As Cruz properly understands, Section 230 encourages Internet platforms to moderate offensive speech, but the law was not intended to facilitate political censorship. Online platforms should receive immunity only if they maintain viewpoint neutrality, consistent with traditional legal norms for distributors of information. Before the Internet, common law held that newsstands, bookstores, and libraries had no duty to ensure that each book and newspaper they distributed was not defamatory. Courts initially extended this principle to online platforms. Then, in 1995, a federal judge found Prodigy, an early online service, liable for content on its message boards because the company had advertised that it removed obscene posts. The court reasoned that utilizing technology and the manpower to delete objectionable content made Prodigy more like a publisher than a library.
Congress responded by enacting Section 230, establishing that platforms could not be held liable as publishers of user-generated content and clarifying that they could not be held liable for removing any content that they believed in good faith to be obscene, lewd, lascivious, filthy, excessively violent, harassing, or otherwise objectionable. This provision does not allow platforms to remove whatever they wish, however. Courts have held that otherwise objectionable does not mean whatever a social media company objects to, but must, at a minimum, involve or be similar to obscenity, violence, or harassment. Political viewpoints, no matter how extreme or unpopular, do not fall under this category.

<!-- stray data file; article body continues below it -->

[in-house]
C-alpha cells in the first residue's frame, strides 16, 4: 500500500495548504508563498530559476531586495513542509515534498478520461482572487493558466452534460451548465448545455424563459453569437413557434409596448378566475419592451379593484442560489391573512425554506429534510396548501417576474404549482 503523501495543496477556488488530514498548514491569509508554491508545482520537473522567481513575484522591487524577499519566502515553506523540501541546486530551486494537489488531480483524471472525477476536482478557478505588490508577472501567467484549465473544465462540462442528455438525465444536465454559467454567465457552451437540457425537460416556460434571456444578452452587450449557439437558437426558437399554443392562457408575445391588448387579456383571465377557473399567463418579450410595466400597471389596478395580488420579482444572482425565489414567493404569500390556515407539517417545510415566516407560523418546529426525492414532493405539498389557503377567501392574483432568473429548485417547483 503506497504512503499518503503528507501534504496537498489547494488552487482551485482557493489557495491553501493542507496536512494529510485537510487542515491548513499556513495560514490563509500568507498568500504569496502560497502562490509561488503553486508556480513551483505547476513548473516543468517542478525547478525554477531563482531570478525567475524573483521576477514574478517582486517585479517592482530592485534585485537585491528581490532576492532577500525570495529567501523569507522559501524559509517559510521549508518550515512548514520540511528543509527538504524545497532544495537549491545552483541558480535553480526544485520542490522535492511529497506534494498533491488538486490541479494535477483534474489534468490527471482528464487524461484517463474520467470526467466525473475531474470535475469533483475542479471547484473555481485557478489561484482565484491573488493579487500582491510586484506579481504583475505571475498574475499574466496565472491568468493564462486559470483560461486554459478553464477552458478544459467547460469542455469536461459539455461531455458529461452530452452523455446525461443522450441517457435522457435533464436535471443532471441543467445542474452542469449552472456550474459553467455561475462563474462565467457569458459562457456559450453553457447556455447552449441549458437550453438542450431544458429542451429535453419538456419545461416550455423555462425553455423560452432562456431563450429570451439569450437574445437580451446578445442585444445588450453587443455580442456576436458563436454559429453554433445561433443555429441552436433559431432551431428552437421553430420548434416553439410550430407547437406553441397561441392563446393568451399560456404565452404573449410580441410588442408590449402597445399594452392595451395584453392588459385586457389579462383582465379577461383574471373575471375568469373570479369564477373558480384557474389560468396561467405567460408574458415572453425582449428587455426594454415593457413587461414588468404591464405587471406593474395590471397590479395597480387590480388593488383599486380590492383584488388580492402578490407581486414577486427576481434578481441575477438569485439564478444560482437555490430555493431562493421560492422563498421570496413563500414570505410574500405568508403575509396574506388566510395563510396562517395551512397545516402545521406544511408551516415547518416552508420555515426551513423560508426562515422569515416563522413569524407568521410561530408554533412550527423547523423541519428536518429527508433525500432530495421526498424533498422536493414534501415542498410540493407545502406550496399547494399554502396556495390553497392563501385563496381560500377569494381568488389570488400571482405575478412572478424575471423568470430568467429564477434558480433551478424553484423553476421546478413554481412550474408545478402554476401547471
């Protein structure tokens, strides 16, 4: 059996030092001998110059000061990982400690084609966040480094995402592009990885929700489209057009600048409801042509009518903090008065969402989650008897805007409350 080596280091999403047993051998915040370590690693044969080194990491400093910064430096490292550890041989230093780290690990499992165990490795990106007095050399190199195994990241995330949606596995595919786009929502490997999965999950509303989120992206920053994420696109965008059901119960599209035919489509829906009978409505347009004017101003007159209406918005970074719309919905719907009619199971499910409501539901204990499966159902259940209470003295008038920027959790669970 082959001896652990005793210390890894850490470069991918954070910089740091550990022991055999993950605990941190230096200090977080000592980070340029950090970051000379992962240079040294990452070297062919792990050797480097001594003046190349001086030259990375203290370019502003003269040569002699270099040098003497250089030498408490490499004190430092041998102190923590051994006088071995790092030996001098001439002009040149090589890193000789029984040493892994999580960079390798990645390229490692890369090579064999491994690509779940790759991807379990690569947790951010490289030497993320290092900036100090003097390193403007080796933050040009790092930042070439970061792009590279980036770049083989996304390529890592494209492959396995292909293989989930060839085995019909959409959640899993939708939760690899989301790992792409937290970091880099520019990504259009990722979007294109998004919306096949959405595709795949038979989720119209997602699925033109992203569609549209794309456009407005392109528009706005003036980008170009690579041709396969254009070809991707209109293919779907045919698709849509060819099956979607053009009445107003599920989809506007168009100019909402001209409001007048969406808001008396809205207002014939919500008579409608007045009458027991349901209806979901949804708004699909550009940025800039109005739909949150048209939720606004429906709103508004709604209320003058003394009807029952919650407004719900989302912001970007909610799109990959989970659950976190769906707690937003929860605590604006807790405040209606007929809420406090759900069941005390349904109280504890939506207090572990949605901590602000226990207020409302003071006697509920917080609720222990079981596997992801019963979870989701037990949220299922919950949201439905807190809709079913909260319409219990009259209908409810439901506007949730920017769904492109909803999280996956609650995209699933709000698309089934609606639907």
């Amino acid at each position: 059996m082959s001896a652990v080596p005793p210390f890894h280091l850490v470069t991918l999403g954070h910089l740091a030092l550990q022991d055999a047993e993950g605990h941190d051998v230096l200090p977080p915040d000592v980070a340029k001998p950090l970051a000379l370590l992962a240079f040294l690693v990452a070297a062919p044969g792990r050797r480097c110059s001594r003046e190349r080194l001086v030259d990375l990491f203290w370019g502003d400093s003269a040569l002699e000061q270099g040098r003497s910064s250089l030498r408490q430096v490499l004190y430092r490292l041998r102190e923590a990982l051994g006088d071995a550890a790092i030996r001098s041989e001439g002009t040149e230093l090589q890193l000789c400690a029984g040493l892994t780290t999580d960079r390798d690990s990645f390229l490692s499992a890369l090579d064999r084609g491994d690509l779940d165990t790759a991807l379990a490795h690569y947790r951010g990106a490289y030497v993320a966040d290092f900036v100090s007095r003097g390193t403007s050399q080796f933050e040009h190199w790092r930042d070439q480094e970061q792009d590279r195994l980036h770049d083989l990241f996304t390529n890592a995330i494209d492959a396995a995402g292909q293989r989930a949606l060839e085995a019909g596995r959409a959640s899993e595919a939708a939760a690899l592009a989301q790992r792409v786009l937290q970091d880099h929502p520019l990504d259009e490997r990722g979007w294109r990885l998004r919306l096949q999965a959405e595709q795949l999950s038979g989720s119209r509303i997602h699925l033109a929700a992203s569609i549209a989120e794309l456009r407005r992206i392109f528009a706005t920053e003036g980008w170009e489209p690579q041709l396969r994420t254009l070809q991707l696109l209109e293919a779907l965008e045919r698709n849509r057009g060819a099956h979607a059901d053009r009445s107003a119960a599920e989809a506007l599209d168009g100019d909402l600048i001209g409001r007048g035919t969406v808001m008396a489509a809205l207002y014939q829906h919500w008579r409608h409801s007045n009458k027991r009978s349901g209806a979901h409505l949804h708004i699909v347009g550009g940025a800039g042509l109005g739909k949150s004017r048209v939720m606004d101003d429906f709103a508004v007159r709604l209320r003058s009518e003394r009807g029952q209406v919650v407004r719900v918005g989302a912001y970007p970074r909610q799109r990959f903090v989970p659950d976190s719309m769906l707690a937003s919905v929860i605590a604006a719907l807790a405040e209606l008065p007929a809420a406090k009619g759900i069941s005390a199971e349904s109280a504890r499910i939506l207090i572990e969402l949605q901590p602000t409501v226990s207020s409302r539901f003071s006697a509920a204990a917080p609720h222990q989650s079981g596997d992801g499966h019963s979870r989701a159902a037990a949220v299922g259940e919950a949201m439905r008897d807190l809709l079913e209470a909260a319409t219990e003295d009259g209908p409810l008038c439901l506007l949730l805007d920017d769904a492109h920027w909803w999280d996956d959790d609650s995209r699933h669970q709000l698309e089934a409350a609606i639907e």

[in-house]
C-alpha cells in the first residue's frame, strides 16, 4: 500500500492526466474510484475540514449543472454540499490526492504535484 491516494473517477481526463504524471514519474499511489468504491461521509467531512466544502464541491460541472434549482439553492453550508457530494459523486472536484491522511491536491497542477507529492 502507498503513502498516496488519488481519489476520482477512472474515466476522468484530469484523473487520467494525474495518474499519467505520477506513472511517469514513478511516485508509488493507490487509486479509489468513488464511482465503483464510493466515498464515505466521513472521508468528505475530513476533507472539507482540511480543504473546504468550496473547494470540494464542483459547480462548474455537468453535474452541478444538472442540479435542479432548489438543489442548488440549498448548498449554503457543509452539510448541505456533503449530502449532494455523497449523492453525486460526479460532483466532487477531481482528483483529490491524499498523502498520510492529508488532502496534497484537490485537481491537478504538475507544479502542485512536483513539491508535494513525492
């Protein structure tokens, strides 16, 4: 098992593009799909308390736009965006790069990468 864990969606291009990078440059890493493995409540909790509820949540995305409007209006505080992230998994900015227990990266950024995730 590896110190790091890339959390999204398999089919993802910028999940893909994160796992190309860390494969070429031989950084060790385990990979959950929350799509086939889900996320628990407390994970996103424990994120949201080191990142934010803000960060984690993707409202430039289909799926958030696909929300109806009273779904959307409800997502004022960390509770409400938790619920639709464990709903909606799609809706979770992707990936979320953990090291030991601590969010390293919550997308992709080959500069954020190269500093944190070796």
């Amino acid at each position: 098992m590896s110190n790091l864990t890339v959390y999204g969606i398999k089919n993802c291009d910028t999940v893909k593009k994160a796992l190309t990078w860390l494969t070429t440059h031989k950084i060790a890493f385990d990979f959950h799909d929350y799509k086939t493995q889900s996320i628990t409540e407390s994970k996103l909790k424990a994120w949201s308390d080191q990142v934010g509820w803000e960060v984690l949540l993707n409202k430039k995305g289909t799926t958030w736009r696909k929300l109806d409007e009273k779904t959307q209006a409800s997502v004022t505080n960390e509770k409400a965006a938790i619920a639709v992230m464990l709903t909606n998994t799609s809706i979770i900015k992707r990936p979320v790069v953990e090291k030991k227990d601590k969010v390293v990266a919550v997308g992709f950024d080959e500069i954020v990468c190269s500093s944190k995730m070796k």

The Internet Association, which represents Facebook, Google, Twitter, and other major platforms, claims that Section 230 is necessary for these firms to provide forums and tools for the public to engage in a wide variety of activities that the First Amendment protects. But rather than facilitate free speech, Silicon Valley now uses Section 230 to justify censorship, leading to a legal and policy muddle. For instance, in response to a lawsuit challenging its speech policies, Google claimed that restricting its right to censor would impose liability on YouTube as a publisher. In the same motion, Google argues that its right to restrict political content also derives from its First Amendment protection for a publishers editorial judgments, which encompasses the choice of how to present, or even whether to present, particular content.